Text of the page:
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Recession funk got you down? Then, choose not to participate!

Posted in Careers, Leadership, Mentor Minute

Recession funk got you down? Then, choose not to participate!

Globe and Mail Careers Section, C2, Wednesday Feb 4, 2009

MENTOR MINUTE: QUICK CAREER ADVICE FROM EXPERT KATIE BENNETT

THE SCENARIO

Across the cubicles, in the cafeteria, walking through the parking garage … it seems all people want to talk about these days is the recession. I, for one, have grown weary of it, and at times find it debilitating for getting work done. How can I tune it out and instead focus on helping our company remain viable?

THE ADVICE

I, too, am dismayed at the constant focus on our uncertain economy. Yes, we know that the economic storm that is brewing seems unprecedented, but I can’t help but feel that the relentless hammering on the negative is only making things worse. Print Edition – Section Front

Section C Front Enlarge Image The Globe and Mail

About 10 years ago, when I was starting anew as a career coach, British Columbia’s economy was in a downturn. A colleague told me a story about one of her clients that I have never forgotten. A chief executive officer brought his staff together and bluntly told them: “They say that there is a recession going on. Well, I choose not to participate!”

And how did this affect his staff? It rallied them, and their sales subsequently grew, rather than contract.

Imagine the impact on our economy if everyone simply took that same frame of mind: “I choose not to participate.” Just think about how you show up at work when you focus on growth, opportunity and possibility, versus how you show up when you think that no matter what you do or say or try, things are only going south.

Of course, this may seem like viewing the world with rose-coloured glasses – but surely getting out there and working a bit harder is a whole lot better than sitting and stewing in the negativity.

So how do you rise above the doom and gloom? Either stop the conversations, or at least refuse to be a part of them. Either walk away, or shift the focus of the discussion to the positive – make the choice right off the bat or you’ll quickly feel yourself spiralling down into the pit of despair.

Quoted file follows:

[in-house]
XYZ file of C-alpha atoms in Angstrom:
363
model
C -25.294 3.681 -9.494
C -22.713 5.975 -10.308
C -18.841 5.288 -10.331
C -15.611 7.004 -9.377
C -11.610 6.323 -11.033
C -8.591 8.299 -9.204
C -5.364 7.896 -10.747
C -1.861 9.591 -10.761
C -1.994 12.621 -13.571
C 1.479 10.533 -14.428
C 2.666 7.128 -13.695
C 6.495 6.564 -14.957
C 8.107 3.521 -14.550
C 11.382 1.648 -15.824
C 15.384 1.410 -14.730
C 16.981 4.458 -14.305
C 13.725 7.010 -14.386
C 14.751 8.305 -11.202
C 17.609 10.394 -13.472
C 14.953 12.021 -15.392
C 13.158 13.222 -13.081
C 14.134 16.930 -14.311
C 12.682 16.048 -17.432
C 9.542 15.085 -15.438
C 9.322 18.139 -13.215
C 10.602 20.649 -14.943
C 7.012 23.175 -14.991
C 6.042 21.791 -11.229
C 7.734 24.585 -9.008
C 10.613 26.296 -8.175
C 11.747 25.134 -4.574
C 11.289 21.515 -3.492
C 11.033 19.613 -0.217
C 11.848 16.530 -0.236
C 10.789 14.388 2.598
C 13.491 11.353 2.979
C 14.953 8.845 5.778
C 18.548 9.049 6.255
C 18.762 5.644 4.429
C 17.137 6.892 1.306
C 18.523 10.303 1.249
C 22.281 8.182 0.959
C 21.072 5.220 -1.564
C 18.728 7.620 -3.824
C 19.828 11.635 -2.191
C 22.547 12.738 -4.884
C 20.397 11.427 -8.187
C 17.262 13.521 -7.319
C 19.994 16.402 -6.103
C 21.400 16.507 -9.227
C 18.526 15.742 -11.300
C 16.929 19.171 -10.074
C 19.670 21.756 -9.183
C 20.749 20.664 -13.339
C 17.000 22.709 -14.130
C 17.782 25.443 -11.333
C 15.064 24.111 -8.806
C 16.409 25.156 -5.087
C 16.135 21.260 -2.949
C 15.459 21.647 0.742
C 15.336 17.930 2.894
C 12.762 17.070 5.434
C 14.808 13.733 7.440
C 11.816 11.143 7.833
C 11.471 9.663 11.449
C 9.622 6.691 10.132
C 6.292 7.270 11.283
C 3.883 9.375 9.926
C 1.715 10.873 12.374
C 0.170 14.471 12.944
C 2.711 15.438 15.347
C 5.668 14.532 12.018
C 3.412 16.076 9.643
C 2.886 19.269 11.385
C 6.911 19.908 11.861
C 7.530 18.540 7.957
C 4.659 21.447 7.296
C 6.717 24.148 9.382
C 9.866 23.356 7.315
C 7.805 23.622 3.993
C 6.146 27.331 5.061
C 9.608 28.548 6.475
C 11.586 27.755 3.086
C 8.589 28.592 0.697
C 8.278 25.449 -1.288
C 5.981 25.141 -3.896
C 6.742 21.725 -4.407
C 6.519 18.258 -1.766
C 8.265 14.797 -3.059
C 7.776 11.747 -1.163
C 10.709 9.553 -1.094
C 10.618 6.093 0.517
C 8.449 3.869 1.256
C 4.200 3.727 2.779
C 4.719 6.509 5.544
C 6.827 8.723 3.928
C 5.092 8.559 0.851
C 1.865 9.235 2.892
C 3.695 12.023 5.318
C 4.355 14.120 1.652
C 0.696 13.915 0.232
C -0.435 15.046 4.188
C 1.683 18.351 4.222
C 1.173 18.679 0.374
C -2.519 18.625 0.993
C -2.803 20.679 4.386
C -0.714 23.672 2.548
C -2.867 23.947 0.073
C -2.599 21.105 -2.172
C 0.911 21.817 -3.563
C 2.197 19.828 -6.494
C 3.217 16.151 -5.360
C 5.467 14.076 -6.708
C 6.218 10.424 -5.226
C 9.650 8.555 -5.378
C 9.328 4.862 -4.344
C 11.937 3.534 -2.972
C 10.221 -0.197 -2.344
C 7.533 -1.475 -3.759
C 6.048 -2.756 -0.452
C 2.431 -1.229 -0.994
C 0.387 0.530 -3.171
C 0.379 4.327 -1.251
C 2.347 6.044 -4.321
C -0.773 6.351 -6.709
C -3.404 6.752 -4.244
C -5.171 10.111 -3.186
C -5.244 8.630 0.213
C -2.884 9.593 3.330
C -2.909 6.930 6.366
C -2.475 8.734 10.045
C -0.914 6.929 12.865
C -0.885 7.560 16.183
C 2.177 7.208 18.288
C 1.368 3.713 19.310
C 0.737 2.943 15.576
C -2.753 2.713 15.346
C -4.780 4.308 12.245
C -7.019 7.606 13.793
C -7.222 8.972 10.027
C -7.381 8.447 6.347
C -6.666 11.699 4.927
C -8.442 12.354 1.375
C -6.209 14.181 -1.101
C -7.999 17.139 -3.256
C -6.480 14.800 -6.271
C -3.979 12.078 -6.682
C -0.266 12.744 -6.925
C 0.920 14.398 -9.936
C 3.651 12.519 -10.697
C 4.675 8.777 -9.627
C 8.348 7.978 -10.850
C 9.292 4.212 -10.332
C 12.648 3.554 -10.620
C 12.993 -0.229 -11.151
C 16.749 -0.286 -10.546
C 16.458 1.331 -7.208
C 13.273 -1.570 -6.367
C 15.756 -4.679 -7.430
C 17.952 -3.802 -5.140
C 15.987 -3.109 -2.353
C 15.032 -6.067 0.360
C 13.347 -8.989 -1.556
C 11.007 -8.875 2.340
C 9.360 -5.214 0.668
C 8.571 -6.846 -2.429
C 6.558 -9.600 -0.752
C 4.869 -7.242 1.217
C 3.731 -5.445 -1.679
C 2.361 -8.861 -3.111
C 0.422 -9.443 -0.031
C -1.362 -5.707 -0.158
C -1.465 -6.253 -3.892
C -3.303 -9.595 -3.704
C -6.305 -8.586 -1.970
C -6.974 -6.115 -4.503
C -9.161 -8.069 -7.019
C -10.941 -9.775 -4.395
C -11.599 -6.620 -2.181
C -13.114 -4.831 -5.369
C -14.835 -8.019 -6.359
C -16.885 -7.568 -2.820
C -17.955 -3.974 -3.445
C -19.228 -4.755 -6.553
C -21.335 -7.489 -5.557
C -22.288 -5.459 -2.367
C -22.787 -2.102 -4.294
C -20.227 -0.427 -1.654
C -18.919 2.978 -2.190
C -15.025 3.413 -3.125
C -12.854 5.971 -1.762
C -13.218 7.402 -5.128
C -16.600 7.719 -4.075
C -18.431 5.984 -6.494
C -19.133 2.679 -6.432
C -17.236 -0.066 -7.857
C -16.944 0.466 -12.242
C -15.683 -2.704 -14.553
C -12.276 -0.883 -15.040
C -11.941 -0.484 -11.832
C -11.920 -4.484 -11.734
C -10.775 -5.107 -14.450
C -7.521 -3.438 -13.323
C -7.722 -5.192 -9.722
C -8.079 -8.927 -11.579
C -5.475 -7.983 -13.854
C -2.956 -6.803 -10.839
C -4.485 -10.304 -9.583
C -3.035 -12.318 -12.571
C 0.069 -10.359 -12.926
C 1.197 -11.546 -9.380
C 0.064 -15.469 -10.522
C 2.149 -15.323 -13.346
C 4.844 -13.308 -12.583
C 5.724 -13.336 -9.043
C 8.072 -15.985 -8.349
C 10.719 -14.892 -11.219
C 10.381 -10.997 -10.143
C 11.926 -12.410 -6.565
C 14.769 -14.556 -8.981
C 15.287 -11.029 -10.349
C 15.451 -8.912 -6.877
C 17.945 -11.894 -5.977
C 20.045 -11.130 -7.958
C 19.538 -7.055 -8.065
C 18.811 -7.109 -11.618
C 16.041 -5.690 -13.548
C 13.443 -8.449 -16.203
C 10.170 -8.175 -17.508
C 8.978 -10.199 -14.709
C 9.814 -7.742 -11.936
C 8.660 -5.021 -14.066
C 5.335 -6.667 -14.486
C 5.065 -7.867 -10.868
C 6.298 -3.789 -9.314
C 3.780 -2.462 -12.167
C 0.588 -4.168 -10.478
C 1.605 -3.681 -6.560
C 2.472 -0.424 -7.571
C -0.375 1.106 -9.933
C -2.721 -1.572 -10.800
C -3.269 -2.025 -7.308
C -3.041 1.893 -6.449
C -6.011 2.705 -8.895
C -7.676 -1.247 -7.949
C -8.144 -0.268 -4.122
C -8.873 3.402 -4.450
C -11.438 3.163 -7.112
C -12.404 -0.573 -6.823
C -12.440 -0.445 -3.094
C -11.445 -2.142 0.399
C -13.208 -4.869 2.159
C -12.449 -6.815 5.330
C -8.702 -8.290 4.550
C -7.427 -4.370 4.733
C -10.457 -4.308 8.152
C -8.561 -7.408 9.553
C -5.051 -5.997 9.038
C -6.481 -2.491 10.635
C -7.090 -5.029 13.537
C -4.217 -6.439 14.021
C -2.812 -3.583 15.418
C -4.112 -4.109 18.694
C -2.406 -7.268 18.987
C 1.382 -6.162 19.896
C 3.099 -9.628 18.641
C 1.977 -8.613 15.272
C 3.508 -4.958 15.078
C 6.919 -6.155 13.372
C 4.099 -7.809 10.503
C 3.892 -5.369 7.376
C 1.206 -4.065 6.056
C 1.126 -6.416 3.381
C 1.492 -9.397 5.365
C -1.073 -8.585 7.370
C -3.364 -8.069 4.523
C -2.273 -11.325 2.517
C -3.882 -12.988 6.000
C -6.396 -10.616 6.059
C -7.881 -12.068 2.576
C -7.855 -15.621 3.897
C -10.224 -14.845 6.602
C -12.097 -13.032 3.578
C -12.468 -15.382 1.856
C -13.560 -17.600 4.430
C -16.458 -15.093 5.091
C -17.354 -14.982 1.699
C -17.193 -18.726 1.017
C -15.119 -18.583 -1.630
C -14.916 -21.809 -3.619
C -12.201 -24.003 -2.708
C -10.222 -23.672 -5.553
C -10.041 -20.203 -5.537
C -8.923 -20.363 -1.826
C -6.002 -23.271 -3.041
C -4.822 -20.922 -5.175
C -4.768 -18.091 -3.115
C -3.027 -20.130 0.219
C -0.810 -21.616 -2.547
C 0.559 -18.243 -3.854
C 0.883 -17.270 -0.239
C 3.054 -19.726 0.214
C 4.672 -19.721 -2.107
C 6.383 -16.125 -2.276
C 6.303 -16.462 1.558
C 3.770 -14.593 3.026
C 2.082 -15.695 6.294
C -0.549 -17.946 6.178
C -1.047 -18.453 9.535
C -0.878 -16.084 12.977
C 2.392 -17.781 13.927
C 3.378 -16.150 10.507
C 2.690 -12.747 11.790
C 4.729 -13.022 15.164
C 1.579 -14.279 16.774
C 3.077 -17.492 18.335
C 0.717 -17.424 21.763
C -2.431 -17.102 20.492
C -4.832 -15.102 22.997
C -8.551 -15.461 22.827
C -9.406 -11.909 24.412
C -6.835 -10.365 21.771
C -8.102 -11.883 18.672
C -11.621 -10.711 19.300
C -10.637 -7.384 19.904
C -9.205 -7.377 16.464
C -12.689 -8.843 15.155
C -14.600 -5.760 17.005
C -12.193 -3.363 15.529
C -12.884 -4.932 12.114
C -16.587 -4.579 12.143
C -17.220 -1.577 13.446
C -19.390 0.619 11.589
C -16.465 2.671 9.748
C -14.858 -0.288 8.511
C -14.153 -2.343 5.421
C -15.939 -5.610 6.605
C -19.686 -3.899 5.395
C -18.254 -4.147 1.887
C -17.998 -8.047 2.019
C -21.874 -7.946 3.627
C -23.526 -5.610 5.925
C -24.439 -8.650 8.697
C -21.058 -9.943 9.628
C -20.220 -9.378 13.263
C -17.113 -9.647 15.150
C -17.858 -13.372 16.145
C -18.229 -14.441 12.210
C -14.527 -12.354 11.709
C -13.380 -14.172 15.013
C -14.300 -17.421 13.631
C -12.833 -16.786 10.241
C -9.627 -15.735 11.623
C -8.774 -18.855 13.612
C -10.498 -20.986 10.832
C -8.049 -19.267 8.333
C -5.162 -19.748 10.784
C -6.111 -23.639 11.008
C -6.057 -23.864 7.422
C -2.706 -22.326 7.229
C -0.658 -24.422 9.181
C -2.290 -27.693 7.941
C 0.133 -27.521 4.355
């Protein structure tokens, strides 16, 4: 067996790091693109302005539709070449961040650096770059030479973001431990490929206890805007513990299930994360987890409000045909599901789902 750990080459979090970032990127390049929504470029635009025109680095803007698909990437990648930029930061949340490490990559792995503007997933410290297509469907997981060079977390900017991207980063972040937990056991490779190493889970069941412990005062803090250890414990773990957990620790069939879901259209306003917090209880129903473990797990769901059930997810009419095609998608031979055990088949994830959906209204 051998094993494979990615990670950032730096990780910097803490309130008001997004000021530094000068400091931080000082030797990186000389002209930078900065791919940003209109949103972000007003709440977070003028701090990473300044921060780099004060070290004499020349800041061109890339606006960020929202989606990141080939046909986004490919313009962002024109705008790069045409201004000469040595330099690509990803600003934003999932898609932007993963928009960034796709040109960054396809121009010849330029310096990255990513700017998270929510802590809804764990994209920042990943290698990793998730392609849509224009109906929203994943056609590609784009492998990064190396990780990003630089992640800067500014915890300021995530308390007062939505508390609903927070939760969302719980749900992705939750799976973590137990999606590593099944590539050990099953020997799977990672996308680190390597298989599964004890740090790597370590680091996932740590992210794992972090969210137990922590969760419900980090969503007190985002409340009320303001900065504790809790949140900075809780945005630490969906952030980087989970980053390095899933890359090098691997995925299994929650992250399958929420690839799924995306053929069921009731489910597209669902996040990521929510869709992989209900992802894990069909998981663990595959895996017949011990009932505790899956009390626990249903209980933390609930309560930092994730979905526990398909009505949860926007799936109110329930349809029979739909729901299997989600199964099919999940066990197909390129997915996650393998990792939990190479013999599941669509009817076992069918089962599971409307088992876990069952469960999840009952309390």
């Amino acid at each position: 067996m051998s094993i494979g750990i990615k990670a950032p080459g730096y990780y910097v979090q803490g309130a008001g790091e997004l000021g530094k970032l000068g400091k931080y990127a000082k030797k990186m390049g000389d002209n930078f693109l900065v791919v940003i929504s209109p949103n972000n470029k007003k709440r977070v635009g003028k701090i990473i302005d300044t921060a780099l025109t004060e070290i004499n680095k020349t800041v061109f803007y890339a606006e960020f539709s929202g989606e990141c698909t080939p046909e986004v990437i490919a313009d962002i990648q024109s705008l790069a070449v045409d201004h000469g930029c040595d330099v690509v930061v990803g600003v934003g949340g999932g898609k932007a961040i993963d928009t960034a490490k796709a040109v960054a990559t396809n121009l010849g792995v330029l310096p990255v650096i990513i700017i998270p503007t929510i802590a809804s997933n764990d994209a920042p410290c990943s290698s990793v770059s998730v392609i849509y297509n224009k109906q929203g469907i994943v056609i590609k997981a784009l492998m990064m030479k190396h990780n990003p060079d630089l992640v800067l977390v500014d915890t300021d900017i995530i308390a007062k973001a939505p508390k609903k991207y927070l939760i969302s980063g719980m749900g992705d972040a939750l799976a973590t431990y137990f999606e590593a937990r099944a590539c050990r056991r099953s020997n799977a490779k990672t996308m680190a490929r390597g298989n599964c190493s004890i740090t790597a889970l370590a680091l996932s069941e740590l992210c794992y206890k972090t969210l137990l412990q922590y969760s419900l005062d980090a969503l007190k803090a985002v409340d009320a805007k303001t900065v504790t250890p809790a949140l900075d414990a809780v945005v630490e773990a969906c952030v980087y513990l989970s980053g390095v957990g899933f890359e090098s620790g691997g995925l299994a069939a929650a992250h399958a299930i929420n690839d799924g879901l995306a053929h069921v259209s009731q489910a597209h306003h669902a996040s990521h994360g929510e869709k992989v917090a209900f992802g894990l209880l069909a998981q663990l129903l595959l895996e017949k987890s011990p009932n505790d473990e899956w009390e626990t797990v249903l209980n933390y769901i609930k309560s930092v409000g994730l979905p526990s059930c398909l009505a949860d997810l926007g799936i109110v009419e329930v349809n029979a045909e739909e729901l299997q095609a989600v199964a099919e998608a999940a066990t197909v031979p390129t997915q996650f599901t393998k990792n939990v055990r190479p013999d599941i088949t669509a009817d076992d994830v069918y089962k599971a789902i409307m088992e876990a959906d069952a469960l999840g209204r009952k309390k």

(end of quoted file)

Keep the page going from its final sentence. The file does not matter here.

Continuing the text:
Personally, I have wavered bet ween fully absorbing the gloom, and ignoring it. When I listen, I am beat. Because I start to believe everything I hear and feel. I start to argue (with myself) that a profession such as coaching will be one of the first to suffer. In turn, this has me shut down, withdraw and stop calling prospective clients. And if I follow this route, it will become a self-fulfilling prophecy. My little enterprise would be in a recession.

But I choose not to participate. Instead, I choose to look for the opportunities. All I have to do is to imagine who my future clients will be: Perhaps it will be someone who wants coaching to ensure that they get to the top of their game so they never end up on the lay- off list. Or it’s a corporate leader who wants coaching to boost morale and get staff moving, inspired and galvanized again, so that the organization as a whole can choose not to participate in this declining economy.

So, if you want to tune it out and instead focus on helping your company remain viable, look for the opportunities:

Who are your next clients?

What do you need to stop doing to get in line with the new economic reality? (Stop pining for the boom times of the recent past; stop waiting for the phone to ring and make it ring; stop “wishing” things were different).

What do you need to start doing to take advantage of this changing landscape?

U.S. President Barack Obama challenged the world in his inaugural address when he said: “Starting today, we must pick ourselves up, dust ourselves off and begin again the work of remaking America.”

Recession? Depression? Armageddon? If we choose not to participate we will lessen the impact and speed the recovery.

Katie Bennett is a leadership coach and speaker based in Vancouver and head of Double Black Diamond Coaching.
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To read the follow-up article I wrote in february 2009 to demonstrate the results that are possible when you choose not to participate in the recession and choose instead to look for opportunities, click here:

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